Differences between information in language and artificial communication systems - Speaker: Uriel Cohen Priva
Uriel Cohen Priva
Brown University, Department of Cognitive, Linguistic, and Psychological Sciences
Previous research has shown that language is efficient – everything else being equal, redundant elements are shorter and prone to be reduced. In my work I show that language differs from artificial communication systems in two fundamental ways. First, the efficiency of language is sub-optimal, in that language does not minimize linguistic elements only when they are contextually redundant but also when they are usually redundant. Thus, linguistic elements that are usually redundant are more likely to be reduced even when they are highly informative, and linguistic elements that are usually informative are less likely to be reduced even when they are redundant. Second, in artificial communication systems every symbol is as costly as any other symbol – the most efficient message is the shortest message that transmits a given amount of information. In contrast, linguistic elements have inherent cost – their markedness, confusability or articulatory properties – and languages minimize the cost of transmitting a message, rather than message length. In this talk I will discuss how these two principles interact, affecting both the distribution of sounds cross-linguistically, and license processes that lead to sound change.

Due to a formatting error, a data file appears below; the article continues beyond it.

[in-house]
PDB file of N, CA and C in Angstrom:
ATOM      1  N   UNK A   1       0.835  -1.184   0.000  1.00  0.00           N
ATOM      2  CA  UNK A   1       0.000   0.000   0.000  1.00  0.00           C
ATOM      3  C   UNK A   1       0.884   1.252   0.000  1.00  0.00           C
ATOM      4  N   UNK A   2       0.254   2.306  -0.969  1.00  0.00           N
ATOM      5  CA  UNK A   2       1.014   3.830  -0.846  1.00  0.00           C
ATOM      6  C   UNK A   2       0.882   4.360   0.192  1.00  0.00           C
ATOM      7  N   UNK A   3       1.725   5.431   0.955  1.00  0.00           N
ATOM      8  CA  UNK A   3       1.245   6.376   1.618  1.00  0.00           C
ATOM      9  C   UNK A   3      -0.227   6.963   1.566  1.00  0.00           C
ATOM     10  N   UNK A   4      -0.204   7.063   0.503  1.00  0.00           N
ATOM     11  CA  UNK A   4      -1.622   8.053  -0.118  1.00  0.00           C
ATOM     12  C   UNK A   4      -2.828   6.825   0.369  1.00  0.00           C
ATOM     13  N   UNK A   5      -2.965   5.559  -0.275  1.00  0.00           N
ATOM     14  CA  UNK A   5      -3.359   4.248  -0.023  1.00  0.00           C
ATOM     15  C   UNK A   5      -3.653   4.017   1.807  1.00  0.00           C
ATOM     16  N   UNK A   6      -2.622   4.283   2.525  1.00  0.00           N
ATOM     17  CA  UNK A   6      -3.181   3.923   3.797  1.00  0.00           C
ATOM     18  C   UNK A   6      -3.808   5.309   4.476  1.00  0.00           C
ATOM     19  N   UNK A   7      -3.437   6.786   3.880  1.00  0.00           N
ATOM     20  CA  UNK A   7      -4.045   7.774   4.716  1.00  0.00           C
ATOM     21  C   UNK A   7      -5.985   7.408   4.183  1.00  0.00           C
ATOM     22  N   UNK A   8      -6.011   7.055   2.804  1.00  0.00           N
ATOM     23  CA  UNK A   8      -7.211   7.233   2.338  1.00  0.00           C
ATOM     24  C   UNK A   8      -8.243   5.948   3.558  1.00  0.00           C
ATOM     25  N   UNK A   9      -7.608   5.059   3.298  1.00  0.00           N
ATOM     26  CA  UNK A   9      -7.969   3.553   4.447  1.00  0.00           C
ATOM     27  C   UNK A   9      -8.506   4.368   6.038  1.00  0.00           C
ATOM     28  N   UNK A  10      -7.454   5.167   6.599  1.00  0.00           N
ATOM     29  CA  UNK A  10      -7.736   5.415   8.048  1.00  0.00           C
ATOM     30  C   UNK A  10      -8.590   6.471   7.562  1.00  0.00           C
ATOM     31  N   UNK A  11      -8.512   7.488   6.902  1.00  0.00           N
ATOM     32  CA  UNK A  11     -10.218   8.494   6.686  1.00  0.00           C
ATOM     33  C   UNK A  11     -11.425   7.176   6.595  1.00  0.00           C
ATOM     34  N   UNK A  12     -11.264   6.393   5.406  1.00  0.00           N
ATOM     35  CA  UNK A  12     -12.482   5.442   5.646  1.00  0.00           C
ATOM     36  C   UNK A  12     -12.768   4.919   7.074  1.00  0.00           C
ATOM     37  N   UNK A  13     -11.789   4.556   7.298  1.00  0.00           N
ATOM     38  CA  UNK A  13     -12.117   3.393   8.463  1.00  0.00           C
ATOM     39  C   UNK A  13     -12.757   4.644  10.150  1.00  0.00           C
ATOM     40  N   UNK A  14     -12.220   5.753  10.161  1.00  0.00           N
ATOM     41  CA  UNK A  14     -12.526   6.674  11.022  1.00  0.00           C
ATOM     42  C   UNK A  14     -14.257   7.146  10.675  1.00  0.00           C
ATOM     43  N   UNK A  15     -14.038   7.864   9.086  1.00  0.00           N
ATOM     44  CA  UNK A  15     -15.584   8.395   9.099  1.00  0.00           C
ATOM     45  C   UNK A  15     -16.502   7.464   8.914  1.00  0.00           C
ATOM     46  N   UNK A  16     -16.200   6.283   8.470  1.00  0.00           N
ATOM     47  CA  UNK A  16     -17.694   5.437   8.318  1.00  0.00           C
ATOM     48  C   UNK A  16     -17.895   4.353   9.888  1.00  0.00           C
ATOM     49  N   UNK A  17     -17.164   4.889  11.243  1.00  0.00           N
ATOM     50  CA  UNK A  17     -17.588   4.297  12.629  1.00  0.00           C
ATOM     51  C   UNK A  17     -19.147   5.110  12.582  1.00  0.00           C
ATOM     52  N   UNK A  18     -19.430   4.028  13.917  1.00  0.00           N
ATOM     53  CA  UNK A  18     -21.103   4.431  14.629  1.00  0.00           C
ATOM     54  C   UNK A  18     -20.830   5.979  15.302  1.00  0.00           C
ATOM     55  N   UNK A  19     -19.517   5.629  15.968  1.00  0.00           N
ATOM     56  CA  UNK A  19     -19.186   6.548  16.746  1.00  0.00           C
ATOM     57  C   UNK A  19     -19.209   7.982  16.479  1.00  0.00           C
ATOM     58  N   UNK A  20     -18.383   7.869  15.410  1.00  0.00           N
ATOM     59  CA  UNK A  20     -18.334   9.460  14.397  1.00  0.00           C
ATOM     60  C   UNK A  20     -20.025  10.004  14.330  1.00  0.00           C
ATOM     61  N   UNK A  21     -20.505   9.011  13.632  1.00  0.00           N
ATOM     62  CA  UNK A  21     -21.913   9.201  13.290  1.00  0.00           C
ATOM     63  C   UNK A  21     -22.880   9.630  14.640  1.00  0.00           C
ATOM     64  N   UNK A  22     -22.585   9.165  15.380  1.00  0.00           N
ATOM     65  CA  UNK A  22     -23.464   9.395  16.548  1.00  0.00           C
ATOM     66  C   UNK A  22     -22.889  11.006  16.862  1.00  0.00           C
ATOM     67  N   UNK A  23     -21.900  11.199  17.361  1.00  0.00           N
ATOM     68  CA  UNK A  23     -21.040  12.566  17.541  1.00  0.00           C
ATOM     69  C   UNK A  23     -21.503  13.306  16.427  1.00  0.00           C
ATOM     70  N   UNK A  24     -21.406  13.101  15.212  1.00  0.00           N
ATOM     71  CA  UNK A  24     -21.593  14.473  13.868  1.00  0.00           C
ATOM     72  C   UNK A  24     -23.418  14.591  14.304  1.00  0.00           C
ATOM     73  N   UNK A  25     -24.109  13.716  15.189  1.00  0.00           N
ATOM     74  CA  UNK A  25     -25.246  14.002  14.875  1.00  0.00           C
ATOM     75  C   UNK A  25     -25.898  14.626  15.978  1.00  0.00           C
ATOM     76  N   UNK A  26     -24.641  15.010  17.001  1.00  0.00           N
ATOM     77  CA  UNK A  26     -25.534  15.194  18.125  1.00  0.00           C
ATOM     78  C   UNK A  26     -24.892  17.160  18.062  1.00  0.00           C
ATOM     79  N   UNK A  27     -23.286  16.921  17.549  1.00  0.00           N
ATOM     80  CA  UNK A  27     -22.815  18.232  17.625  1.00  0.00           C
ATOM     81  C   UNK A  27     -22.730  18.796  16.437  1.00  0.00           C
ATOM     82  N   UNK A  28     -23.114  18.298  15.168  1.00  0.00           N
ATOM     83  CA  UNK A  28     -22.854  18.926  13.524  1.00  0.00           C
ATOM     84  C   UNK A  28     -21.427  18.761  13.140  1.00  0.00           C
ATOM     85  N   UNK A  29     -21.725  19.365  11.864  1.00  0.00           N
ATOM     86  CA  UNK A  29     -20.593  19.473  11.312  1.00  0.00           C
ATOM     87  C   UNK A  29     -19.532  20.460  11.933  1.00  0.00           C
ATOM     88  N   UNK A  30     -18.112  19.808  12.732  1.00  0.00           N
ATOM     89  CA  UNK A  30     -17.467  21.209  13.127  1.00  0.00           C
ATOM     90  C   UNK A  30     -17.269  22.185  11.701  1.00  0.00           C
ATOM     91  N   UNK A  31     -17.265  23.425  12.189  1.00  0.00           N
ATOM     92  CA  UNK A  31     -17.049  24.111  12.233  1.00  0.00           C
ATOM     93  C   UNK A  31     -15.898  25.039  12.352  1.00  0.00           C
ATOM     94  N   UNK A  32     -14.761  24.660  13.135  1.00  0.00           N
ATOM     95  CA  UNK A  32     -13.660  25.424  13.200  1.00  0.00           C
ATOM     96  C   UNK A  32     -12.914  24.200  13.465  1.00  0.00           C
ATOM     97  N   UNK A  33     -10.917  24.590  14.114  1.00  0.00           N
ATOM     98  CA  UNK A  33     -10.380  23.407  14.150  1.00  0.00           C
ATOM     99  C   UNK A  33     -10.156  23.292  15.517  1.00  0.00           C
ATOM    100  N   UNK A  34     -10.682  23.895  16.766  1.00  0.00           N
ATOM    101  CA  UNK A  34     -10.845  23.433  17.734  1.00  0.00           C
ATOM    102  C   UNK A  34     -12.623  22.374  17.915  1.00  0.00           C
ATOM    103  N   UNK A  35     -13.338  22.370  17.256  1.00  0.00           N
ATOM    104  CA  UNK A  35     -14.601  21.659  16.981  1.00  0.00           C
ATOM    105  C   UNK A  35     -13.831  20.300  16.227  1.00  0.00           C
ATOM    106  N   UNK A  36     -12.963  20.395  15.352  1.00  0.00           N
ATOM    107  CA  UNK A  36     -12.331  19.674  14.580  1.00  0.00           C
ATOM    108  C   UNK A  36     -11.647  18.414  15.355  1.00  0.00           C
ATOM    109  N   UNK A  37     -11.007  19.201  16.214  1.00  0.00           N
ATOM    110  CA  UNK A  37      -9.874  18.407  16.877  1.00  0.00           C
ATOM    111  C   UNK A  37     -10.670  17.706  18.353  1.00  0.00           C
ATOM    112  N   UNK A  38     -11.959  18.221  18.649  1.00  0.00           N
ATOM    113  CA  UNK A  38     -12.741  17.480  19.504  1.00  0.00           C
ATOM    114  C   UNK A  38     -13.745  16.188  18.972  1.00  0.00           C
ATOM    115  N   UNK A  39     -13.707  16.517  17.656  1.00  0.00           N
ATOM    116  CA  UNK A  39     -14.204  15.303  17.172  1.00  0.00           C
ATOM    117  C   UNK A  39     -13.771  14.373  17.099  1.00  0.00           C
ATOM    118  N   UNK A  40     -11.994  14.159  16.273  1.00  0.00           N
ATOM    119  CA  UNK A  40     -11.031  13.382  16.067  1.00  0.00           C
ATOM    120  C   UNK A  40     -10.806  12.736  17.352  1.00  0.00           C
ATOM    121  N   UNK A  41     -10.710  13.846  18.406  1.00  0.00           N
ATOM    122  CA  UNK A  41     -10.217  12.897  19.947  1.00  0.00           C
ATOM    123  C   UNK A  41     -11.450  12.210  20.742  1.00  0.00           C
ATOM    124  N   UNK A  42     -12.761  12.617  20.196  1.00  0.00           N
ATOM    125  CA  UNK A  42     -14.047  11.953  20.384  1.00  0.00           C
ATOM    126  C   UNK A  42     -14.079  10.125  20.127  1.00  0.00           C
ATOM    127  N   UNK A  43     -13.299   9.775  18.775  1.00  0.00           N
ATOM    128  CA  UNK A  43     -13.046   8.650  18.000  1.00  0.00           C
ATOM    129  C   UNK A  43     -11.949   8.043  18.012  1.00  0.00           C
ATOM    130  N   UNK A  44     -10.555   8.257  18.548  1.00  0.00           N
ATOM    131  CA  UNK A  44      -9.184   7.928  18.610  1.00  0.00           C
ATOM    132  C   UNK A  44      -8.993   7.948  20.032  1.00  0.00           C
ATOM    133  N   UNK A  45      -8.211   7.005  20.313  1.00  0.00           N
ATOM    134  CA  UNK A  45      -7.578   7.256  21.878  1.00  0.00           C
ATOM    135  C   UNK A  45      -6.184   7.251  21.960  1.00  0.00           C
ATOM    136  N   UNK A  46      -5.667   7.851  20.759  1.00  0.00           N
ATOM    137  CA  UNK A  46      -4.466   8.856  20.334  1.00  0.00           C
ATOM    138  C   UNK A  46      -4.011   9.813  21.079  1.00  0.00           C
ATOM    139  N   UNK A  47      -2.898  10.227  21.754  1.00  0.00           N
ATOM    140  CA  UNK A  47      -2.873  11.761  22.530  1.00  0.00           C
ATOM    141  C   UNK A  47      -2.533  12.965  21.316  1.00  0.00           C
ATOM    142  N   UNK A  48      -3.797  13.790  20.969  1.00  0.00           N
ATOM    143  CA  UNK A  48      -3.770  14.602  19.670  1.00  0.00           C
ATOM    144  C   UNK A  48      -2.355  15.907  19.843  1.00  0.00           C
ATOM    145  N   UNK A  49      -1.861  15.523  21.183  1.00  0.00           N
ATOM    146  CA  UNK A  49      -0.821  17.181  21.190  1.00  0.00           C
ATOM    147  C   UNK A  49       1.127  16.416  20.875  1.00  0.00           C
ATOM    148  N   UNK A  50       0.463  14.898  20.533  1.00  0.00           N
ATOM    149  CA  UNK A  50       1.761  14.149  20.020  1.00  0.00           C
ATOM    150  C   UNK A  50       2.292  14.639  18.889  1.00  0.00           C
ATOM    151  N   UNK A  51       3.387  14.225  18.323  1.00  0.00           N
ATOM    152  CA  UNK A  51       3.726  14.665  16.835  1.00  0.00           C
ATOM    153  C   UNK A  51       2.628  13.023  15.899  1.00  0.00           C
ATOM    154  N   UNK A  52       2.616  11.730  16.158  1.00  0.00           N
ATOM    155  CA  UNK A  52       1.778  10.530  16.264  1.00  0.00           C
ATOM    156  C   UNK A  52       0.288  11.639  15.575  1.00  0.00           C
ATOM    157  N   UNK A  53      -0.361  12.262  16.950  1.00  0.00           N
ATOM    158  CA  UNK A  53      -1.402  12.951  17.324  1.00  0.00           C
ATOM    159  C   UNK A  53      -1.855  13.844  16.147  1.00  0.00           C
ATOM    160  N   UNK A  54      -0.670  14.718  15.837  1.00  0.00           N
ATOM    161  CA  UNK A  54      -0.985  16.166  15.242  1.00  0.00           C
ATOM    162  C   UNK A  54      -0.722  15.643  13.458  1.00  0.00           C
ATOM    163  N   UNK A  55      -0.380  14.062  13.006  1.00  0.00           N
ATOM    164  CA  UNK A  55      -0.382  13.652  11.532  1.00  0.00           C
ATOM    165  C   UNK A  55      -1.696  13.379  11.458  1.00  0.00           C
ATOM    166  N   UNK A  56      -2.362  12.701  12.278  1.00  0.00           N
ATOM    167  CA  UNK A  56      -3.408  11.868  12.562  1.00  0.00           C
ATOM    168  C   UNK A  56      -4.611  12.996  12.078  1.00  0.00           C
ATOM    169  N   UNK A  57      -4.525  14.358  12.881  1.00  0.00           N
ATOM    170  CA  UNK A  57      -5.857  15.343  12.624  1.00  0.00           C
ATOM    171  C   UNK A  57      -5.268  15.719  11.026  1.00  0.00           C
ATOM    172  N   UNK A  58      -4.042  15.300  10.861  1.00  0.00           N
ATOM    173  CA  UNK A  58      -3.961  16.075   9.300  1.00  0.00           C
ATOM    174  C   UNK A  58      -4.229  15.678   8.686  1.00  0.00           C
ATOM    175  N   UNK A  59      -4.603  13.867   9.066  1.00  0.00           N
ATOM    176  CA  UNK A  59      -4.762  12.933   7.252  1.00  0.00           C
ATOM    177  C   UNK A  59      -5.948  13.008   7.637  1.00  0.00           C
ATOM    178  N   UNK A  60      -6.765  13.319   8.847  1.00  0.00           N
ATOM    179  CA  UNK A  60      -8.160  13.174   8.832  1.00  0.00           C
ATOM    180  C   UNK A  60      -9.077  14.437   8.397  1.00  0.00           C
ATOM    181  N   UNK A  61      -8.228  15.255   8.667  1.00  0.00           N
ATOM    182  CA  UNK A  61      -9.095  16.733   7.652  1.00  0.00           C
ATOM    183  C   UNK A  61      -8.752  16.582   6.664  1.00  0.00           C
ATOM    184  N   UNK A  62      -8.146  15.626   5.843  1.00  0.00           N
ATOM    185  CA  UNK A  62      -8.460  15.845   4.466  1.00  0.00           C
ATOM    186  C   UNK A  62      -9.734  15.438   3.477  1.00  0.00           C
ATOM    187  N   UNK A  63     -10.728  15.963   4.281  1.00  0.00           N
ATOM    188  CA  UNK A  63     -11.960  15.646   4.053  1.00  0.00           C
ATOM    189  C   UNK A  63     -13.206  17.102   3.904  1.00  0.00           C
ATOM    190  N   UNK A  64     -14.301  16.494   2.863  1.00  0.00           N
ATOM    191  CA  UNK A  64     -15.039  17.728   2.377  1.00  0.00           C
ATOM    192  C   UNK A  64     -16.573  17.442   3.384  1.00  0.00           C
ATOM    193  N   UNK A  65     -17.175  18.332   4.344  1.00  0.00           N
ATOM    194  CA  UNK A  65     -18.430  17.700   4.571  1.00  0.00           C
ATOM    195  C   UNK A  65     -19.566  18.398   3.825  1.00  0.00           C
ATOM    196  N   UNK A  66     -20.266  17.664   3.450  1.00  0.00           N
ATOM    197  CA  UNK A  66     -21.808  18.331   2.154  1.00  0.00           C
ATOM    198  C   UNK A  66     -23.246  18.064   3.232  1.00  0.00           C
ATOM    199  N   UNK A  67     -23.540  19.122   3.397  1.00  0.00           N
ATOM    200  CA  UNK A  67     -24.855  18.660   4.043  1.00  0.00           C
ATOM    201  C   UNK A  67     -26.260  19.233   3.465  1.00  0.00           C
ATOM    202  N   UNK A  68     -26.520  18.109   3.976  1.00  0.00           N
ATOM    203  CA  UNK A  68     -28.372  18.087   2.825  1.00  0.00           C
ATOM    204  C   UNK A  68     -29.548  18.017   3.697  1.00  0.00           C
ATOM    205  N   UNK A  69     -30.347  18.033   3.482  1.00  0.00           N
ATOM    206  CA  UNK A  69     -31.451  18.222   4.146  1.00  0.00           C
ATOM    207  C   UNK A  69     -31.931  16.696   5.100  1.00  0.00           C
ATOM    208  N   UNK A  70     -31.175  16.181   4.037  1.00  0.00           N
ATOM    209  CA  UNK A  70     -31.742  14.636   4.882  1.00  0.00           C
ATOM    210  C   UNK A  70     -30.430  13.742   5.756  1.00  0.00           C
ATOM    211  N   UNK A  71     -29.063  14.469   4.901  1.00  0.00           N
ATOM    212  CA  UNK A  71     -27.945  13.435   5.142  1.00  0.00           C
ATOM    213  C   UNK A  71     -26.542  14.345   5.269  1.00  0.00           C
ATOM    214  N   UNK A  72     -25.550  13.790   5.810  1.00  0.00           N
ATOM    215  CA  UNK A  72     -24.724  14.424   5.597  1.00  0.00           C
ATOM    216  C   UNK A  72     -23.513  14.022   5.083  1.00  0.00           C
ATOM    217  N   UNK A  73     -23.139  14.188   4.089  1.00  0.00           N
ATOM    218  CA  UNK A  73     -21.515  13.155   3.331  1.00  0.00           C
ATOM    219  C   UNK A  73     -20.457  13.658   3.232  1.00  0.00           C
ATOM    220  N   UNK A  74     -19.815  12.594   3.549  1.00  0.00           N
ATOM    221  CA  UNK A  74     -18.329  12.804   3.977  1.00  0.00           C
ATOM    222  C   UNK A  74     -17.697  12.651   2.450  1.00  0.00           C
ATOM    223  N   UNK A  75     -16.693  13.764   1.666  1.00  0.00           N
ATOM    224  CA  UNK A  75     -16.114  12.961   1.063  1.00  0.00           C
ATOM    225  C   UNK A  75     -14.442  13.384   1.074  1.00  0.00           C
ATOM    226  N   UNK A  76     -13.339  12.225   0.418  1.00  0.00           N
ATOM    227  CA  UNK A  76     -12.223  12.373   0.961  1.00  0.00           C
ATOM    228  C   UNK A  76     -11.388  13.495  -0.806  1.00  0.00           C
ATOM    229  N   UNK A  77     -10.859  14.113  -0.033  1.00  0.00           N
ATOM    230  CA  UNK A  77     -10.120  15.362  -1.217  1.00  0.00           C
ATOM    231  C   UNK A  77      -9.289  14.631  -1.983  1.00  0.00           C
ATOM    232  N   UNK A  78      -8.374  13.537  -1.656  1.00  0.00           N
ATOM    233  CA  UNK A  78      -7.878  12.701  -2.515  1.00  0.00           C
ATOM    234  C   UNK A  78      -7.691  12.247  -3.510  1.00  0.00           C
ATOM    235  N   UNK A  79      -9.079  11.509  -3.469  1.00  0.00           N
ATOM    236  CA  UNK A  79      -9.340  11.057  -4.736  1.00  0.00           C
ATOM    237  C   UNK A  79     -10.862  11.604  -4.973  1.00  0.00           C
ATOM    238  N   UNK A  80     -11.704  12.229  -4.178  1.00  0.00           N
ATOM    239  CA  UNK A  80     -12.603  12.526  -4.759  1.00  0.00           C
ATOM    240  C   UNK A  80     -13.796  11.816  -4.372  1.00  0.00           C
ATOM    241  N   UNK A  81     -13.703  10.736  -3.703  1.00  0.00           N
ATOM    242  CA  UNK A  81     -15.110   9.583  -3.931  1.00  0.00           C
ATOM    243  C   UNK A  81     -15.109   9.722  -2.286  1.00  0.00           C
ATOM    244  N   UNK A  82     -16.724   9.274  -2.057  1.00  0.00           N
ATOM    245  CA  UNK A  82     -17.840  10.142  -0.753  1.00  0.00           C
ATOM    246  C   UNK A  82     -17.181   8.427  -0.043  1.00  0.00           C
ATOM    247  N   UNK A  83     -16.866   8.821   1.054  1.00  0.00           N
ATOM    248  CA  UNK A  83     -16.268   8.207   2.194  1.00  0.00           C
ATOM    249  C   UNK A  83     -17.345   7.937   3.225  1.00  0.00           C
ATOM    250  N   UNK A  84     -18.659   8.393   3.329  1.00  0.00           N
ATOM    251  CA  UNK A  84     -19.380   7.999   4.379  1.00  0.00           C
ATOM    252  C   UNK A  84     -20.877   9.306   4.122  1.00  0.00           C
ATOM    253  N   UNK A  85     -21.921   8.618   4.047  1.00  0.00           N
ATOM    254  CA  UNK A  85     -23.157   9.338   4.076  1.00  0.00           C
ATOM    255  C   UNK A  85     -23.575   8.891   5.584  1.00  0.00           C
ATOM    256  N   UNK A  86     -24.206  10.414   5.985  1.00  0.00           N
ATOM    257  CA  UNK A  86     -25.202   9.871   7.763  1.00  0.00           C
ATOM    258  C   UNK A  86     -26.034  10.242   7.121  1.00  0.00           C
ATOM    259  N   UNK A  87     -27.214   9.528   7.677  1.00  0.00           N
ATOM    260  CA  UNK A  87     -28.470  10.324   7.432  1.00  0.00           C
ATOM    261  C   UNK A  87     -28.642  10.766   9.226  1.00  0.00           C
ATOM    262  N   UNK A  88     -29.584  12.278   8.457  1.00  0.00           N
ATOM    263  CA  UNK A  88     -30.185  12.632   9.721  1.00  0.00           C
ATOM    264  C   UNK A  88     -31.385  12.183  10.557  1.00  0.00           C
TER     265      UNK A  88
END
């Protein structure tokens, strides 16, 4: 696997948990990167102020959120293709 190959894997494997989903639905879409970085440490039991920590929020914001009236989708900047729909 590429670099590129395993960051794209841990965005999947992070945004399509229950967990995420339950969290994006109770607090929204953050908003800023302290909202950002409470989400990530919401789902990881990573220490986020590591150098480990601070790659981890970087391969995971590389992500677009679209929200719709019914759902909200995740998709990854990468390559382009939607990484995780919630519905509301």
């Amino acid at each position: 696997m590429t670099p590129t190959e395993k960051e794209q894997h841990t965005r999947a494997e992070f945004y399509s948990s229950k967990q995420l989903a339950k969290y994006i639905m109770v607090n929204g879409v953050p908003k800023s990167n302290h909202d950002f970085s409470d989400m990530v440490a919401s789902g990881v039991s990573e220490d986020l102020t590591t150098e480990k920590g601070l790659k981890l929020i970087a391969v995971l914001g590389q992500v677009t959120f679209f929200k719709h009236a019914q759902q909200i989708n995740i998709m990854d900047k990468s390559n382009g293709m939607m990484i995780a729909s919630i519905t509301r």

If you would like to meet with the speaker, please contact Bernd Möbius.